The Gemara addresses this in 19b, and Rashi there explains the mishna; he says the issue here is that yibbum and chalitzah both clash with the obligation of a king's honor. Chalitza -- to have him summoned before the court and for someone to spit in front of him; yibbum (this is cool!) -- for him to say "I'm filling in for my dead brother" ... the king should never appear to be anyone's "understudy."
The default, then, is that the obligation of a king's honor precludes either possibility. Rabbi Yehudah is of the opinion that the king may then choose to waive that obligation, at which point nothing is standing in his way of yibbum/chalitzah. The Sages opine that the matter is out of his hands:
לא חולץ ולא חולצין וכו': איני והאמר רב אשי אפילו למאן דאמר נשיא שמחל על כבודו כבודו מחול מלך שמחל על כבודו אין כבודו מחול שנאמר (דברים יז) שום תשים עליך מלך שתהא אימתו עליך מצוה שאני:
[R. Yehudah allows the king to waive his honor and then do yibbum/chalitzah] -- Really?! But Rav Ashi said: Even according to the opinion that a chief rabbi may successfully waive his honor, a king who attempts to waive his honor may not do so, as Deut. 17 obligates us to "firmly emplace a king", i.e. you must be in awe of him! [R. Yehudah would reply that] it's different [i.e. he may choose to forgo his honor] when it's a mitzvah [situation].
Just to hash out the consequences here: if there's an additional surviving brother, let that one do yibbum/chalitzah and then the widow can get on with her life. If the king is the only surviving brother, then yes it's a sad situation that the widow can't remarry; but then again you saw in that Mishna that a king's widow is also not allowed to remarry. In short, the national interest in a leader figure overrides those concerns.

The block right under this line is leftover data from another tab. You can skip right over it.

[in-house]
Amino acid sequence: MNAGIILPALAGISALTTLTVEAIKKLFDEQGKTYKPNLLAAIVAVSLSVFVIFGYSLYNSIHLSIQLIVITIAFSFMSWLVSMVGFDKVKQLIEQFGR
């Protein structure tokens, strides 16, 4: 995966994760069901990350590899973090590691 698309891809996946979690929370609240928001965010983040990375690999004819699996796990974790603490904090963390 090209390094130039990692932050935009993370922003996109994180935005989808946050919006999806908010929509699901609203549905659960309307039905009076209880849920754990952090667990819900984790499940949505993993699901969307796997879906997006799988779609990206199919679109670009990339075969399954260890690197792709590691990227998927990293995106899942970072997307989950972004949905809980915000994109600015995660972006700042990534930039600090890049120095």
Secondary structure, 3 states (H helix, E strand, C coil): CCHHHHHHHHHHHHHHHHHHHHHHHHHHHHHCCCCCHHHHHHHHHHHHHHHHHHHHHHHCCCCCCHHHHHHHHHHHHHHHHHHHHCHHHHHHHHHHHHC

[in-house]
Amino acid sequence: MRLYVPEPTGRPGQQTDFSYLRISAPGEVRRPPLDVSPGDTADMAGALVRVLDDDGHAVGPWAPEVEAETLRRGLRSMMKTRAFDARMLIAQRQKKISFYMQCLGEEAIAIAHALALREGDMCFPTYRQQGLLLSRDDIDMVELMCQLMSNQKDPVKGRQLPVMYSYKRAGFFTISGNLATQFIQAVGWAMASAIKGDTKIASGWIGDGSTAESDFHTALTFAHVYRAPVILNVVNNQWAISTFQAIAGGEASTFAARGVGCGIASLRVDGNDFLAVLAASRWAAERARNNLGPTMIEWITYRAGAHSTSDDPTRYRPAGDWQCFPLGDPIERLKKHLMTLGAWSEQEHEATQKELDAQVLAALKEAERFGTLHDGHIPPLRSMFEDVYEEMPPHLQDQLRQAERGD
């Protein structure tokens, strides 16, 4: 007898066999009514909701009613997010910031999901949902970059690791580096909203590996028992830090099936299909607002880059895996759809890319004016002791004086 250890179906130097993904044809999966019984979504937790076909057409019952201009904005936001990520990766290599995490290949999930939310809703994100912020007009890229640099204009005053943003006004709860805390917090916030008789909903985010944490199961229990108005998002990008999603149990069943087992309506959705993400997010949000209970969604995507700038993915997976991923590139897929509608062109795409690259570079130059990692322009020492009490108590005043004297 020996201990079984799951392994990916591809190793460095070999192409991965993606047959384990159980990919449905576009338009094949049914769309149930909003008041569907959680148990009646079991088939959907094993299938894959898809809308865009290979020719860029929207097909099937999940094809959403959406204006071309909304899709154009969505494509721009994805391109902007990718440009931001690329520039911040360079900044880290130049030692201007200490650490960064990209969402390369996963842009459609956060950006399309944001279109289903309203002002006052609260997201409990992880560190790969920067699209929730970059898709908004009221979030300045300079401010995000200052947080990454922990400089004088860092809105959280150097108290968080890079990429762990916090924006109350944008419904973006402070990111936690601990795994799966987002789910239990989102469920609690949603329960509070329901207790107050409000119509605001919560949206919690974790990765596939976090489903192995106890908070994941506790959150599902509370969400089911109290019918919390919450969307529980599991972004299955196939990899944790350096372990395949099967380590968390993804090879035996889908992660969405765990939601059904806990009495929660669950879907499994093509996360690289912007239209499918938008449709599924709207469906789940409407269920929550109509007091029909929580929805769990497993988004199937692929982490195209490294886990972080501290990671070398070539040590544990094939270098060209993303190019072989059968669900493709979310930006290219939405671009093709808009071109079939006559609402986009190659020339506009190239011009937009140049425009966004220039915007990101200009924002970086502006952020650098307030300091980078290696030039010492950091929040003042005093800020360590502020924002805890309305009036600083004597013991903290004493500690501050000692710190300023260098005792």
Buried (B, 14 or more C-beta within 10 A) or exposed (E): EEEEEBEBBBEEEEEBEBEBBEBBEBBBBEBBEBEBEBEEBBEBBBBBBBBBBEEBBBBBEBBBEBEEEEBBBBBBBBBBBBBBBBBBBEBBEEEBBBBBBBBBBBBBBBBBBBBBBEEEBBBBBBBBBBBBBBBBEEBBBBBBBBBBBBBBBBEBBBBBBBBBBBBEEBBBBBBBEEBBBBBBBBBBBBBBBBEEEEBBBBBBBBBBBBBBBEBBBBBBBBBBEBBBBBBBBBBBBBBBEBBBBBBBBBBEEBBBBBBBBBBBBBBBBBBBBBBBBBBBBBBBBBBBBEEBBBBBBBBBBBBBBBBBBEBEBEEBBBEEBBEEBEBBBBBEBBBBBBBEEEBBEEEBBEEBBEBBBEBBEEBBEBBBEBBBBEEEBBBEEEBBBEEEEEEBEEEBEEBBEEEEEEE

There are cases in which there's no obligation for yibbum/chalitzah (e.g. Joe's paternal half-brother married his maternal half-sister); but what's happening here is that there is an obligation, but it's overridden by external halachic factors. No different, I suppose, than the following cases:
The brother had previously sworn not to get within twenty feet of any woman in that family
There was some weird life-or-death medical issue preventing both yibbum and chalitzh [suppose either of them has a horrible contagious disease]
Or just to use the Gemara's example, if the surviving brother is a chief rabbi, according to the opinions that he can't waive his honor either.
There's a broader question that's debated -- is yibbum/chalitzah simply the mechanism to allow the widow to remarry, or is it an all-out obligation? Suppose she's 90 years old and has zero interest in remarrying. But I don't think that's your case either.